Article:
Archive for Francesco Moraglia
Zwingle’s Eighth Law states “The bigger your memorial, the less people remember who you were.” A wander around Westminster Abbey shines a blinding light on that truth. A black marble slab for Charles Dickens, a white marble meringue for James Cornewall.
In case anyone was wondering if there might be any memorials to the three patriarchs of Venice who became pope, the answer is yes. But you might not notice them, and if you did, you might not quite grasp who they were. Especially if the inscription is in Latin (grrr).
Trivia alert: Venetians refer to popes, especially the three that touched Venice, by their civilian last names, not their formal papal names. Also, the word for “pope” in Italian is papa (PAH-pah.) The nickname for your daddy is the same word, pronounced pah-PAH. If you mix them up, people will think the pope is your father.
Pope Pius X, “Papa Sarto,” was deeply moved on leaving Venice to go to Rome for the conclave of cardinals meeting to elect the successor to Pope Leo XIII. The throng which came to see him off at the station was exhibiting what we’d call intense separation anxiety. He reassured them by promising that he would return, whether alive or dead. Yes, he said those words. He was elected pope, and though he lived another 11 years, he never made it back. He died in 1914.
In 1959, Pope John XXIII (just coming up in our chronicle) — who knew of this unfulfilled promise — arranged for Sarto’s casket to be disinterred, organized a special train which left, in those days, from a station within the Vatican, and sent him back to Venice. The body lay in state in the basilica of San Marco for a month, then was returned by special train to the Vatican. Promise kept.
Footnote: Lino remembers the day the train arrived, not because he was present, but because all the employees of the Aeronavali, which maintained and repaired airplanes at Nicelli airport on the Lido, were taken in a bus to see where the new Marco Polo airport was going to be built on the mainland. The sacred and the profane just keep on running into each other.
Of the three papal memorials here, that of Saint Pius X is the most impressive by weight, but the least impressive by location: at the head of the Ponte della Liberta’ by Piazzale Roma, next to the Agip gas station. Lino says it’s because he’s there to guard the gate to the city. There may well be more to it than that, but I haven’t taken the time to root it out. That could be a project for my old age.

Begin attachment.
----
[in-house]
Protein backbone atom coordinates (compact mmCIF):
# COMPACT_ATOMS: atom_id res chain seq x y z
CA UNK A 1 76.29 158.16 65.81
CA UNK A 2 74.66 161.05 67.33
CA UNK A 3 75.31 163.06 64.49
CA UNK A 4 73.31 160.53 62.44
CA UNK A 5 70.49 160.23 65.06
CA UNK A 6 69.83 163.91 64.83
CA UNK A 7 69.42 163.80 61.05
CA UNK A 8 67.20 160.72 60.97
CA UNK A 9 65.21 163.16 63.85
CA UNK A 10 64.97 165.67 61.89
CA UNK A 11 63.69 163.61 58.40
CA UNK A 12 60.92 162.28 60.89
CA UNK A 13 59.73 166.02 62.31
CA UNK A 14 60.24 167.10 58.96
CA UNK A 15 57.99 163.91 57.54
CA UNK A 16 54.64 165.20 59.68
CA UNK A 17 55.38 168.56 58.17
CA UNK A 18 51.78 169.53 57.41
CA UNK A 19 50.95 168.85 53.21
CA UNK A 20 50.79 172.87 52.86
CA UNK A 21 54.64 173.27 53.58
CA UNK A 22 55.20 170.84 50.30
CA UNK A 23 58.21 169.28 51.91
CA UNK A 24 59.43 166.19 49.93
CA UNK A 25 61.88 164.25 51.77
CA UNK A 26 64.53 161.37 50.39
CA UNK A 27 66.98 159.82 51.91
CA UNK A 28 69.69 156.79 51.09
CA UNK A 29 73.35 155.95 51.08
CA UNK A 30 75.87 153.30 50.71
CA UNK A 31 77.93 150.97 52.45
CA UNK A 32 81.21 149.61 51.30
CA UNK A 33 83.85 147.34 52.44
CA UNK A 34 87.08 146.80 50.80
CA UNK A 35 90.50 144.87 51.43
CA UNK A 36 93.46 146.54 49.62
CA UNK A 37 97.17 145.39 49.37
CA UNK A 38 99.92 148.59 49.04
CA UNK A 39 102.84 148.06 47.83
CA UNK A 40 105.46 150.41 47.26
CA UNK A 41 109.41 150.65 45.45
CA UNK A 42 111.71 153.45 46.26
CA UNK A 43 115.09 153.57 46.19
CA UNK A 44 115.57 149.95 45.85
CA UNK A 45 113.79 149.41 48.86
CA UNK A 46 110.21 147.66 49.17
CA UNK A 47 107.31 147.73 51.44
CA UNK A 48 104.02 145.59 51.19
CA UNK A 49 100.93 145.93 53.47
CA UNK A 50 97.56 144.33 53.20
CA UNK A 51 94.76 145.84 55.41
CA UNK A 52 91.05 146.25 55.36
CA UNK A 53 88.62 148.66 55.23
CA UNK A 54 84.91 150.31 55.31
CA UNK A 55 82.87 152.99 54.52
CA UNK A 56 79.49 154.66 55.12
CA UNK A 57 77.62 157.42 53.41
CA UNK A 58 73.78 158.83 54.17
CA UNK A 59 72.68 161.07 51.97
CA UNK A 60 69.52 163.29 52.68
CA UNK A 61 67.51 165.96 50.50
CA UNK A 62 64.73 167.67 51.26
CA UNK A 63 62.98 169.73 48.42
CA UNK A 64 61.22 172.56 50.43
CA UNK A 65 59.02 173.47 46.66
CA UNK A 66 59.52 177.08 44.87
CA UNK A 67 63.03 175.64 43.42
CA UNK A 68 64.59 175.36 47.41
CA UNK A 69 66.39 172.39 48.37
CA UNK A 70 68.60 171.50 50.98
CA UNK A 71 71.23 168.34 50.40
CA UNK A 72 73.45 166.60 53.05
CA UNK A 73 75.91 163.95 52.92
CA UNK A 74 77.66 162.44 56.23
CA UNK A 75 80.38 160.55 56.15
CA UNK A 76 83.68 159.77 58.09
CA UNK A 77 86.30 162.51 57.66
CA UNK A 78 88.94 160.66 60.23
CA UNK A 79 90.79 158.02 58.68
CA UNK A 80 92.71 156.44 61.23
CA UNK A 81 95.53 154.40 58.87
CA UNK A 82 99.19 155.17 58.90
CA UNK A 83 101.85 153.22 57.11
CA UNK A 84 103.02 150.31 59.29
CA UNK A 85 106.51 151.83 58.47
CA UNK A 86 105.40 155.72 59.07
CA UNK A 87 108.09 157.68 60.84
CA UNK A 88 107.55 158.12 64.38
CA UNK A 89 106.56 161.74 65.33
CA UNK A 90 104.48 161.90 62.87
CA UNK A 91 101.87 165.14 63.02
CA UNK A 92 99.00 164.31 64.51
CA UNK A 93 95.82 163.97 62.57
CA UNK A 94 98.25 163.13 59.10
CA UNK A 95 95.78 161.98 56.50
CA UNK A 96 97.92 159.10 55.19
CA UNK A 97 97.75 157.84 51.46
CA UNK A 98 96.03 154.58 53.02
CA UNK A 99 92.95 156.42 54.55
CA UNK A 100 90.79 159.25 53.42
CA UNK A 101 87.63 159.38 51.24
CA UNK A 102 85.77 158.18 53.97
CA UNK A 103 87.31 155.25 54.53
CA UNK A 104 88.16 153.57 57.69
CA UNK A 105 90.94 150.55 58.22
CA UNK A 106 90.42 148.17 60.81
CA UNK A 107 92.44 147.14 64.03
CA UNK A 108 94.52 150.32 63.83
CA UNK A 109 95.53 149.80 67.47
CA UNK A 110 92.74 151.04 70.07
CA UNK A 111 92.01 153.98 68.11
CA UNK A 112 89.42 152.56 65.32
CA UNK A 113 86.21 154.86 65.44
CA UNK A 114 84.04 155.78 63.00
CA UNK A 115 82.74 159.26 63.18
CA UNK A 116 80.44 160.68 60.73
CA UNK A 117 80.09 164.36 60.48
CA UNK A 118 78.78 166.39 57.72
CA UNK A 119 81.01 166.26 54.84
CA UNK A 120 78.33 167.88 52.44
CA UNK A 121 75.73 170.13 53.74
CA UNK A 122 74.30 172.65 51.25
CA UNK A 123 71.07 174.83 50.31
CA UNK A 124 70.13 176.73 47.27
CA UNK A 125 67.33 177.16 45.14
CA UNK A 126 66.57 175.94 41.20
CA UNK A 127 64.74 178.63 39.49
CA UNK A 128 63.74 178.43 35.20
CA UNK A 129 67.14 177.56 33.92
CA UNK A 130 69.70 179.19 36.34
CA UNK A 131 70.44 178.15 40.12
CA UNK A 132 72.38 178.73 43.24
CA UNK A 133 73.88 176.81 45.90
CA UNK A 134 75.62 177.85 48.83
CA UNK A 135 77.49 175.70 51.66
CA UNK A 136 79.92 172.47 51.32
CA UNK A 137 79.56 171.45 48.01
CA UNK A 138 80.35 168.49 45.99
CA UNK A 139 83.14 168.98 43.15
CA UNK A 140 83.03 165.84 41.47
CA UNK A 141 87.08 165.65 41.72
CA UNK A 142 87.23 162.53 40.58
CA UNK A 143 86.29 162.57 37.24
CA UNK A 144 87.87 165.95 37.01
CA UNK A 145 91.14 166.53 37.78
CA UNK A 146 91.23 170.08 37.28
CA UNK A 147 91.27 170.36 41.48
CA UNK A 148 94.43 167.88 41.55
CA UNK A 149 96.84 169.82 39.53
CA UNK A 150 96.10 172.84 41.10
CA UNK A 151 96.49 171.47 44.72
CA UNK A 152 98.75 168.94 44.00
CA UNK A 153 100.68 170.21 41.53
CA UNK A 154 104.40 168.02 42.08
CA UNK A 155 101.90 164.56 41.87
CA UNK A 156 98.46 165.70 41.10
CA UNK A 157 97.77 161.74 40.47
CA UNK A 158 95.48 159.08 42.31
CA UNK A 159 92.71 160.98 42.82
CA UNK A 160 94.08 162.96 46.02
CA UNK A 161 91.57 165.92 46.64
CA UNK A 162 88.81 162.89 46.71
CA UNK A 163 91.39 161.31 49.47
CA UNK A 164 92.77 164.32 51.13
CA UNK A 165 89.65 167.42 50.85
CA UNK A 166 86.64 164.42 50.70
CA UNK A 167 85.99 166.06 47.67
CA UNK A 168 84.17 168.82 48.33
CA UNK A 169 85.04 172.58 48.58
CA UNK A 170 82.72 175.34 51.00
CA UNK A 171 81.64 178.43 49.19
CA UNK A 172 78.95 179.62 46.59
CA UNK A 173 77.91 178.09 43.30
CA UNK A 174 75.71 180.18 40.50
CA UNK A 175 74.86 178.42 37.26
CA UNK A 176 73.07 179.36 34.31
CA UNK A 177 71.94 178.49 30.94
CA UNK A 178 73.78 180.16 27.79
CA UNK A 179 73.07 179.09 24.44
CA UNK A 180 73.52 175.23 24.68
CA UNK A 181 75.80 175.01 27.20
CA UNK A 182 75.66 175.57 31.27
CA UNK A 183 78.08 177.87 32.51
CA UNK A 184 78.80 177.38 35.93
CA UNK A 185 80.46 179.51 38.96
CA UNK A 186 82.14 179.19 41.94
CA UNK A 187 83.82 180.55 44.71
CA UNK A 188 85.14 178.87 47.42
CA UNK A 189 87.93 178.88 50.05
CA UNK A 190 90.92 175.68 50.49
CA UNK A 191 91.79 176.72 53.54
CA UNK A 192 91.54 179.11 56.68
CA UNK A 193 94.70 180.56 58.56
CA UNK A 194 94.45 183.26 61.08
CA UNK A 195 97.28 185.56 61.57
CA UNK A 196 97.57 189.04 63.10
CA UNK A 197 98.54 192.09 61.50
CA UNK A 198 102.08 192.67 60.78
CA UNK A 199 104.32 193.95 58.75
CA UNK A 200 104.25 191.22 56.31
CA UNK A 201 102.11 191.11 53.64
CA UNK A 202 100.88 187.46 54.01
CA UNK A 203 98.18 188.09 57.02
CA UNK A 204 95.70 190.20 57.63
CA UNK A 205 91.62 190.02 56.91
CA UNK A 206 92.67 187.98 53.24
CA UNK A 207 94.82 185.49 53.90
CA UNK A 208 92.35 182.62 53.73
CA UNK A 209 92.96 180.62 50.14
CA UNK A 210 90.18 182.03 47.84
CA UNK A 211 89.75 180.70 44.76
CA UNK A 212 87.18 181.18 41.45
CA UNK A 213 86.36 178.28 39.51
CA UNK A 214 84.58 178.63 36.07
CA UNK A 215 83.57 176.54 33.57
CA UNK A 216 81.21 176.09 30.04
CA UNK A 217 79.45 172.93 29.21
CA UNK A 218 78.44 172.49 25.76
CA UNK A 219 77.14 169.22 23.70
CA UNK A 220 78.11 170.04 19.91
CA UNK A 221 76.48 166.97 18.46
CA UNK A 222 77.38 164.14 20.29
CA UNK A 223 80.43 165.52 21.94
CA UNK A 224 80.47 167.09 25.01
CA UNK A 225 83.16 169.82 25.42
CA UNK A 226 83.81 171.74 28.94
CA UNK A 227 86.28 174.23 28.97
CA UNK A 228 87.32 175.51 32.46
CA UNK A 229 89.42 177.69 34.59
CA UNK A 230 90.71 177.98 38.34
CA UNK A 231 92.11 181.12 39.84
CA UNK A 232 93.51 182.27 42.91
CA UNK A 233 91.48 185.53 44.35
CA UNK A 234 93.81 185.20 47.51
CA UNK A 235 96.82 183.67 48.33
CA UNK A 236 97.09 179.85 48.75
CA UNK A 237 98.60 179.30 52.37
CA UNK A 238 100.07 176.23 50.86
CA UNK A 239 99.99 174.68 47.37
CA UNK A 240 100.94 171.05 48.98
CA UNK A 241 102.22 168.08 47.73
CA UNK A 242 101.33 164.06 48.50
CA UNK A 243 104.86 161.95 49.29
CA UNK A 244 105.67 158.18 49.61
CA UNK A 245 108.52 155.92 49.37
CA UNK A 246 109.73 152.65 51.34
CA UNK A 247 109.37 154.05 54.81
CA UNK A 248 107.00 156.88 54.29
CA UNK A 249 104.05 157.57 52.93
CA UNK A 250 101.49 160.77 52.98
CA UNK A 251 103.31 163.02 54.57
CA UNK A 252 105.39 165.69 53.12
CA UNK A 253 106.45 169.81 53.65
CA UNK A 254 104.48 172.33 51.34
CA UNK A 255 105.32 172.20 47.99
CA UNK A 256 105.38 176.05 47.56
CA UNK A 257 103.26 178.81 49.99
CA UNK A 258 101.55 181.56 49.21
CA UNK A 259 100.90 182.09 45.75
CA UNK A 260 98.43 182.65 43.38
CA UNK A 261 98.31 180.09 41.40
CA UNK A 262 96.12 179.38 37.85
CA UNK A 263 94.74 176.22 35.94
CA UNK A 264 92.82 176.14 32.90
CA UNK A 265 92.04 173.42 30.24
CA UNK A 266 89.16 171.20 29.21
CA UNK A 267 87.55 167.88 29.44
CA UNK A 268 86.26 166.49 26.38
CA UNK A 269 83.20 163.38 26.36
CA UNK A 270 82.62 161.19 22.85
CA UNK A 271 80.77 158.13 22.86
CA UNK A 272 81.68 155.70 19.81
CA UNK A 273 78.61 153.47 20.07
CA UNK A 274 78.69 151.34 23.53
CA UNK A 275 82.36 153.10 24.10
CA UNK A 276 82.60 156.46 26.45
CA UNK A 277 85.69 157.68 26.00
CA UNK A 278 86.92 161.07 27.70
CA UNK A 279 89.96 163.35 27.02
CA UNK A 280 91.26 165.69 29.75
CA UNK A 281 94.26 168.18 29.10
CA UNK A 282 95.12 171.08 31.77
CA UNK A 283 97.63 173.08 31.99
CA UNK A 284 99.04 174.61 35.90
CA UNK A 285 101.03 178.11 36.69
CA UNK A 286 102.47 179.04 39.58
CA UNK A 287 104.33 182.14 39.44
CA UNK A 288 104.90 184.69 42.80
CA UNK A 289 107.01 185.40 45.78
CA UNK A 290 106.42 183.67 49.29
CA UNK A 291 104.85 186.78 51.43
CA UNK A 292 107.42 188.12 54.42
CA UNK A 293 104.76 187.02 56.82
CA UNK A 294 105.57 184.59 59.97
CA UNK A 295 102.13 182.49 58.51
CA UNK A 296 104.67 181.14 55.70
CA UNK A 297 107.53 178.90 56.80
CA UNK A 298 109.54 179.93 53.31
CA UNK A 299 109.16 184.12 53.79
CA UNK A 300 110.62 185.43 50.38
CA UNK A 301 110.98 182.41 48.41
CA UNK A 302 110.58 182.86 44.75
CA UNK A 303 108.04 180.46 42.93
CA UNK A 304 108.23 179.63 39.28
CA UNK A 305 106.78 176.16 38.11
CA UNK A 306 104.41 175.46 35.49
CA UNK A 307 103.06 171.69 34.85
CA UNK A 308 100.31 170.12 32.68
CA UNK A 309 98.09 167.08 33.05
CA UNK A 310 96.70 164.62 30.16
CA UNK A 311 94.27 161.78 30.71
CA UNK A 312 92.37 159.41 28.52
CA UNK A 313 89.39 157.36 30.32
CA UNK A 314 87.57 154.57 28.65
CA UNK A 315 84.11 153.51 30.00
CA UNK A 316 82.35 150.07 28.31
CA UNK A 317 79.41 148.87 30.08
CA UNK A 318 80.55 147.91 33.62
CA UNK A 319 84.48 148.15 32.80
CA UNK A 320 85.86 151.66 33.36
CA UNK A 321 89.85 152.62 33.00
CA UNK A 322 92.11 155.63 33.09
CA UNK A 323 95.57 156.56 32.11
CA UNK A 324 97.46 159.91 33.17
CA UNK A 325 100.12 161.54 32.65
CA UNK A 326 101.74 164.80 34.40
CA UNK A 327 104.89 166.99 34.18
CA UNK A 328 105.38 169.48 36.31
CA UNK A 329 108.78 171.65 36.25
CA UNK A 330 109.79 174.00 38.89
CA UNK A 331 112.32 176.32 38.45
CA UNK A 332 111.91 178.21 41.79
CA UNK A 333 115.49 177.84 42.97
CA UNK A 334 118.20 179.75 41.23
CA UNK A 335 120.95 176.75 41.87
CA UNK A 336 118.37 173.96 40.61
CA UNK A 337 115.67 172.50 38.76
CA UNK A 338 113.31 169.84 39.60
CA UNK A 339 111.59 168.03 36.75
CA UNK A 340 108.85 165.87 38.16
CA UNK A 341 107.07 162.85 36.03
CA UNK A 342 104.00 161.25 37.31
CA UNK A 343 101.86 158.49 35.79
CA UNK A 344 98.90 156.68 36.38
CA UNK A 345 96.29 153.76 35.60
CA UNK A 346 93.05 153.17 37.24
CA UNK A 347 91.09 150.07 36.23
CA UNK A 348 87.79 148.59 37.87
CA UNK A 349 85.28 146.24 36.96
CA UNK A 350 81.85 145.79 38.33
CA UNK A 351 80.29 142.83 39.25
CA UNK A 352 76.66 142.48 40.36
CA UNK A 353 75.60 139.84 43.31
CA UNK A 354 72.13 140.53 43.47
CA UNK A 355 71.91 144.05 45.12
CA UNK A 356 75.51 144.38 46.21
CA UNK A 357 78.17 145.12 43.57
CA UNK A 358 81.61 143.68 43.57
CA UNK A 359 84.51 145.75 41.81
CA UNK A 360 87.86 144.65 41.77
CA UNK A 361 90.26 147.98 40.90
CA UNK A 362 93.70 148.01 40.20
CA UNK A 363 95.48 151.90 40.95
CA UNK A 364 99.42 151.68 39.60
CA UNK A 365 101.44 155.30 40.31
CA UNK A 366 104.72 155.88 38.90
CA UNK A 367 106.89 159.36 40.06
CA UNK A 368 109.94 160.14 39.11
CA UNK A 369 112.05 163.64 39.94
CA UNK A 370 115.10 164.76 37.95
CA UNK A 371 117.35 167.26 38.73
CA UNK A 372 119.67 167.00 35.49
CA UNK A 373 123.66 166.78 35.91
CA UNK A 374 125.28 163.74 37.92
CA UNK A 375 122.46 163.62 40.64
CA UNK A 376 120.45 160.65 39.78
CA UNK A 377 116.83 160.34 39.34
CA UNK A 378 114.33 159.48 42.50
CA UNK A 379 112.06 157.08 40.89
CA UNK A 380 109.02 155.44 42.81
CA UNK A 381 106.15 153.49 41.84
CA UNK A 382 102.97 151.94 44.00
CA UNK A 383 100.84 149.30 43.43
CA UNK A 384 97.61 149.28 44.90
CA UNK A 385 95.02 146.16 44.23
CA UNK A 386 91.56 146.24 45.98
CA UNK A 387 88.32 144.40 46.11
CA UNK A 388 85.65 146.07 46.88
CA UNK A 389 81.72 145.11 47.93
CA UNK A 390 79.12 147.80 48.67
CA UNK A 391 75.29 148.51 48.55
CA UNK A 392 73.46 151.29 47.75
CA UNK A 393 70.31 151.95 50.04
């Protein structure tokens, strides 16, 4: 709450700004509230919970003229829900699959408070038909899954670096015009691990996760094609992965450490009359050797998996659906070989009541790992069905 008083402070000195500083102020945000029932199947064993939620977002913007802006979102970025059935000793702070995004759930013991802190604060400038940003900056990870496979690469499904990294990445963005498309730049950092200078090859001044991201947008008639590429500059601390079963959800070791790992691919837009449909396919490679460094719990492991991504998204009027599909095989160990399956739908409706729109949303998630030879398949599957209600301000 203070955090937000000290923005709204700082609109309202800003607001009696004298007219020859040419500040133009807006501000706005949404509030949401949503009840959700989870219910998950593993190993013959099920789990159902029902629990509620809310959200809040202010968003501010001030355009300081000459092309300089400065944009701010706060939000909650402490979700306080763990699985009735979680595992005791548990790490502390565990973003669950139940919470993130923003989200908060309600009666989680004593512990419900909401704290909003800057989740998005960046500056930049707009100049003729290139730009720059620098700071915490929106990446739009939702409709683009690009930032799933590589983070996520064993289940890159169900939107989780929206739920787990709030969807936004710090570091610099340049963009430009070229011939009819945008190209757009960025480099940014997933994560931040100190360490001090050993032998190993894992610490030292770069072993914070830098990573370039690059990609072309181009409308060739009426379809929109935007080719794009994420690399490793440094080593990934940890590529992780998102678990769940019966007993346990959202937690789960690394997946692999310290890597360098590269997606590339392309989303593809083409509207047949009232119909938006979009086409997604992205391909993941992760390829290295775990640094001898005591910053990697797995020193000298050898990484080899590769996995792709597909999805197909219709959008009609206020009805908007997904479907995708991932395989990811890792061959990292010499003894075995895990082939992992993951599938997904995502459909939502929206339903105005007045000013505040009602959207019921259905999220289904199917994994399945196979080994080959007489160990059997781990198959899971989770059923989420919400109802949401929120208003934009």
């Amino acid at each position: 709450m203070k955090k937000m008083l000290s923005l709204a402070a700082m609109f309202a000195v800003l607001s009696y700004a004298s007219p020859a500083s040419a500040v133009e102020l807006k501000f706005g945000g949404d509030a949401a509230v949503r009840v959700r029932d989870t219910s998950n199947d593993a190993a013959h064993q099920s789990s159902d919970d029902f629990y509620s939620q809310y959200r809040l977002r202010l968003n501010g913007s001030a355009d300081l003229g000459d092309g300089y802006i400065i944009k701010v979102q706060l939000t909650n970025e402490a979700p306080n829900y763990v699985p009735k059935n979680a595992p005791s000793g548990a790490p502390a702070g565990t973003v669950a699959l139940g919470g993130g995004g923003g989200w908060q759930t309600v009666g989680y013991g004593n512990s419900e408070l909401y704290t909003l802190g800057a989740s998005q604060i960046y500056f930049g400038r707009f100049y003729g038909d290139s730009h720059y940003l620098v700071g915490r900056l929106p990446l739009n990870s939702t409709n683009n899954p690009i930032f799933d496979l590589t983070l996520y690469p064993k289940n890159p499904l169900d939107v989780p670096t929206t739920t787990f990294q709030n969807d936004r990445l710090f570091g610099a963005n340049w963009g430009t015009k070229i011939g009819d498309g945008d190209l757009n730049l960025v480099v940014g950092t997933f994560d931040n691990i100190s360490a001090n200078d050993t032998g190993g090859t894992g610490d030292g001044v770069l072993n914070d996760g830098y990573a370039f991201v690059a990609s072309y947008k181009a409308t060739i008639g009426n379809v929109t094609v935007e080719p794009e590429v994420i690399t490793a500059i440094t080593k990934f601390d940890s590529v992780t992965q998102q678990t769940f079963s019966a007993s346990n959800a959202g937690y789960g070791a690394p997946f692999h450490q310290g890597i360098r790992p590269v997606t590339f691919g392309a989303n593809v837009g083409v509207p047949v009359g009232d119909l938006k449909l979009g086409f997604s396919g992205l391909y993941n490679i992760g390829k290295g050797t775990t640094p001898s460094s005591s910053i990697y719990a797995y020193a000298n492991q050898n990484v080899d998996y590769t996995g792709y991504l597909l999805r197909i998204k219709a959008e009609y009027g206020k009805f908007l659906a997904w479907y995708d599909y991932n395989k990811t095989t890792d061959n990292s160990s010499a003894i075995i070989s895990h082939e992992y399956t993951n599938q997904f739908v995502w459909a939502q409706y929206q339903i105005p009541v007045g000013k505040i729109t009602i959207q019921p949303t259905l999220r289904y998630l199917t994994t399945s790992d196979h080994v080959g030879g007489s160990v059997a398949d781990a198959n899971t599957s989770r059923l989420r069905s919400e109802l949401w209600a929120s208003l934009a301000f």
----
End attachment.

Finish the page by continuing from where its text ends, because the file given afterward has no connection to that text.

Pope John XXIII, Papa Roncalli, or “The Good Pope,” was known as a saint by anyone who ever met him, at least here in Venice. The beatification details that made it official were just extra.
Lino had two encounters with him. One was by surprise, crossing the patriarch’s path as he left the basilica of the Salute. Lino was strolling with his girlfriend, and Roncalli stopped to say hello. “Are you two engaged?” he asked in a friendly, if generic, way. “Yes, Your Eminence” — Lino repeats this in a tiny abashed voice. “Love each other,” he said, patting each of them on the cheek. Evidently his charisma marked this little event in a powerful way, because on paper it looks like nothing.
The second encounter was at the airport, where Lino worked as an airplane mechanic. Patriarch Roncalli came to celebrate mass there for the workers, and he was lacking an altarboy to assist him. Lino volunteered.
My favorite bit of Roncalli lore is the nickname the gondoliers gave him: “Nane Schedina,” or Jack the Lottery Ticket. When he chose the name John XXIII, to the wags at the Molo stazio the Roman numerals looked like the pattern of the numbers on a lottery ticket.
If you needed any further evidence of his qualities as a patriarch/pope/human being, the nickname says it all. Gondoliers bestow them spontaneously, and only when they really want to. In fact, if there is any category which comes equipped with a built-in automatic crap detector, as Hemingway put it, it would be the gondoliers. The fact that Roncalli would sometimes walk over to the Molo to say hello, and even sometimes take them up on their offer of going to get a glass of wine at the nearby bar, obviously had something to do with their feeling for him. He’d play cards with the staff in the evening, too. Not with the majordomo, with the cook and the cleaning ladies.
He’s the only patriarch of the three that has two memorials. That doesn’t earn him any bonus points, I merely mention it.
Pope John Paul I, “Papa Luciani,” was smaller and, it turns out, more frail than his two patriarchal predecessors. But Venetians loved him, and not just because he came from the mountains just up the road. In his mere 33 days on the throne of St. Peter he earned the sobriquet “The Smiling Pope.” Venetians already knew that.
So far, no bust of him has been made, or if so, placed anywhere a human can see it. But he is remains an extremely tough act to follow, as his successors have amply demonstrated.
Venice doesn’t have a bishop — you may be fascinated to know — it has a patriarch. And as of last Sunday, it has a new one: Francesco Moraglia, who has now been launched to a higher sphere from modest but reverendable monsignor to patriarch and, very soon, to cardinal. Next stop? We don’t speak its name, but we know it’s there.
Three patriarchs of Venice in the 20th century were elected pope (Pius X, John XXIII, and John Paul I). Which means that one reason — perhaps the main reason — why it took six months to decide on the new occupant of the patriarch’s palace could be that the man needed to be considered papabile, as they say: “pope-able.”